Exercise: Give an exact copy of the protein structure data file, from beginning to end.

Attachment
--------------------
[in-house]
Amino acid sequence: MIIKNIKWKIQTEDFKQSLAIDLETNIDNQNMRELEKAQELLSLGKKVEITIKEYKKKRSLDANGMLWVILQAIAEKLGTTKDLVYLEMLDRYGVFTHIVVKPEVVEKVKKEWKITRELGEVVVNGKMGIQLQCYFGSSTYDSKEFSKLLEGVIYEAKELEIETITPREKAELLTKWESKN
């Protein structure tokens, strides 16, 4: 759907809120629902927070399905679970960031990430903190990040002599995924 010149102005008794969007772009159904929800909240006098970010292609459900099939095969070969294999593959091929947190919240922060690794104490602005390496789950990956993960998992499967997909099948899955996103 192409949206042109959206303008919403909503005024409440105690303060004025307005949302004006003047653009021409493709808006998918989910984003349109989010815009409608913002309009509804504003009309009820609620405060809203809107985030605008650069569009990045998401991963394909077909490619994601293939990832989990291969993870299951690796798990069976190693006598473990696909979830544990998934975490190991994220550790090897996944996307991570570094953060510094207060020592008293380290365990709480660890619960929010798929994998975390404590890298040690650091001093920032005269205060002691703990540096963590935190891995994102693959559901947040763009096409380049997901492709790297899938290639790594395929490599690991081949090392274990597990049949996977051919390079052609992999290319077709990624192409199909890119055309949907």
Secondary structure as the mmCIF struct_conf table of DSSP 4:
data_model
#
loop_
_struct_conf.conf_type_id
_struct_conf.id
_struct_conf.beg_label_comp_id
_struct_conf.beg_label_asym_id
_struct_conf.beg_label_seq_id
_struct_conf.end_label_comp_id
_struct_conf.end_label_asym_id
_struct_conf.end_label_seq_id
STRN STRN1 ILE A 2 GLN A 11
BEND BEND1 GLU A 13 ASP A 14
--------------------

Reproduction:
[in-house]
Amino acid sequence: MIIKNIKWKIQTEDFKQSLAIDLETNIDNQNMRELEKAQELLSLGKKVEITIKEYKKKRSLDANGMLWVILQAIAEKLGTTKDLVYLEMLDRYGVFTHIVVKPEVVEKVKKEWKITRELGEVVVNGKMGIQLQCYFGSSTYDSKEFSKLLEGVIYEAKELEIETITPREKAELLTKWESKN
């Protein structure tokens, strides 16, 4: 759907809120629902927070399905679970960031990430903190990040002599995924 010149102005008794969007772009159904929800909240006098970010292609459900099939095969070969294999593959091929947190919240922060690794104490602005390496789950990956993960998992499967997909099948899955996103 192409949206042109959206303008919403909503005024409440105690303060004025307005949302004006003047653009021409493709808006998918989910984003349109989010815009409608913002309009509804504003009309009820609620405060809203809107985030605008650069569009990045998401991963394909077909490619994601293939990832989990291969993870299951690796798990069976190693006598473990696909979830544990998934975490190991994220550790090897996944996307991570570094953060510094207060020592008293380290365990709480660890619960929010798929994998975390404590890298040690650091001093920032005269205060002691703990540096963590935190891995994102693959559901947040763009096409380049997901492709790297899938290639790594395929490599690991081949090392274990597990049949996977051919390079052609992999290319077709990624192409199909890119055309949907």
Secondary structure as the mmCIF struct_conf table of DSSP 4:
data_model
#
loop_
_struct_conf.conf_type_id
_struct_conf.id
_struct_conf.beg_label_comp_id
_struct_conf.beg_label_asym_id
_struct_conf.beg_label_seq_id
_struct_conf.end_label_comp_id
_struct_conf.end_label_asym_id
_struct_conf.end_label_seq_id
STRN STRN1 ILE A 2 GLN A 11
BEND BEND1 GLU A 13 ASP A 14